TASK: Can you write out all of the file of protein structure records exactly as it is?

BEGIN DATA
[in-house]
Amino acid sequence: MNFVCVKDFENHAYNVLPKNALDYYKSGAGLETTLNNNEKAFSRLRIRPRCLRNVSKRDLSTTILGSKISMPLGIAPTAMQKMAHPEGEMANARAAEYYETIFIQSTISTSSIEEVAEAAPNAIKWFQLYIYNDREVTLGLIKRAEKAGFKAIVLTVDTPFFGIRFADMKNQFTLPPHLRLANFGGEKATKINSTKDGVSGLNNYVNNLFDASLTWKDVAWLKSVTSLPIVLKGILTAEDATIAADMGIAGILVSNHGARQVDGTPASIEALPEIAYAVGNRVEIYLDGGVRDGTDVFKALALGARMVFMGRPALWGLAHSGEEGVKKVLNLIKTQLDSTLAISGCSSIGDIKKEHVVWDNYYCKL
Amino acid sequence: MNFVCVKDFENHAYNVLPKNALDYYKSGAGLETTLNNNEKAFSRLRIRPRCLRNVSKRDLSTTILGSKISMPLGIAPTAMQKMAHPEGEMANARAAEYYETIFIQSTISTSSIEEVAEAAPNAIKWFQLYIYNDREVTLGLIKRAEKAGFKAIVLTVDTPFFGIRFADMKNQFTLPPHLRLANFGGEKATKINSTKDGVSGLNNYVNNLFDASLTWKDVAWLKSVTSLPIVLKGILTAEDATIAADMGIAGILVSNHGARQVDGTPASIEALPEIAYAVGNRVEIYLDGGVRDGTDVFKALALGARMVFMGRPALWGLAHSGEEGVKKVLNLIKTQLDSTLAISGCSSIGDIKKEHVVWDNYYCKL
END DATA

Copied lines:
[in-house]
Amino acid sequence: MNFVCVKDFENHAYNVLPKNALDYYKSGAGLETTLNNNEKAFSRLRIRPRCLRNVSKRDLSTTILGSKISMPLGIAPTAMQKMAHPEGEMANARAAEYYETIFIQSTISTSSIEEVAEAAPNAIKWFQLYIYNDREVTLGLIKRAEKAGFKAIVLTVDTPFFGIRFADMKNQFTLPPHLRLANFGGEKATKINSTKDGVSGLNNYVNNLFDASLTWKDVAWLKSVTSLPIVLKGILTAEDATIAADMGIAGILVSNHGARQVDGTPASIEALPEIAYAVGNRVEIYLDGGVRDGTDVFKALALGARMVFMGRPALWGLAHSGEEGVKKVLNLIKTQLDSTLAISGCSSIGDIKKEHVVWDNYYCKL
Amino acid sequence: MNFVCVKDFENHAYNVLPKNALDYYKSGAGLETTLNNNEKAFSRLRIRPRCLRNVSKRDLSTTILGSKISMPLGIAPTAMQKMAHPEGEMANARAAEYYETIFIQSTISTSSIEEVAEAAPNAIKWFQLYIYNDREVTLGLIKRAEKAGFKAIVLTVDTPFFGIRFADMKNQFTLPPHLRLANFGGEKATKINSTKDGVSGLNNYVNNLFDASLTWKDVAWLKSVTSLPIVLKGILTAEDATIAADMGIAGILVSNHGARQVDGTPASIEALPEIAYAVGNRVEIYLDGGVRDGTDVFKALALGARMVFMGRPALWGLAHSGEEGVKKVLNLIKTQLDSTLAISGCSSIGDIKKEHVVWDNYYCKL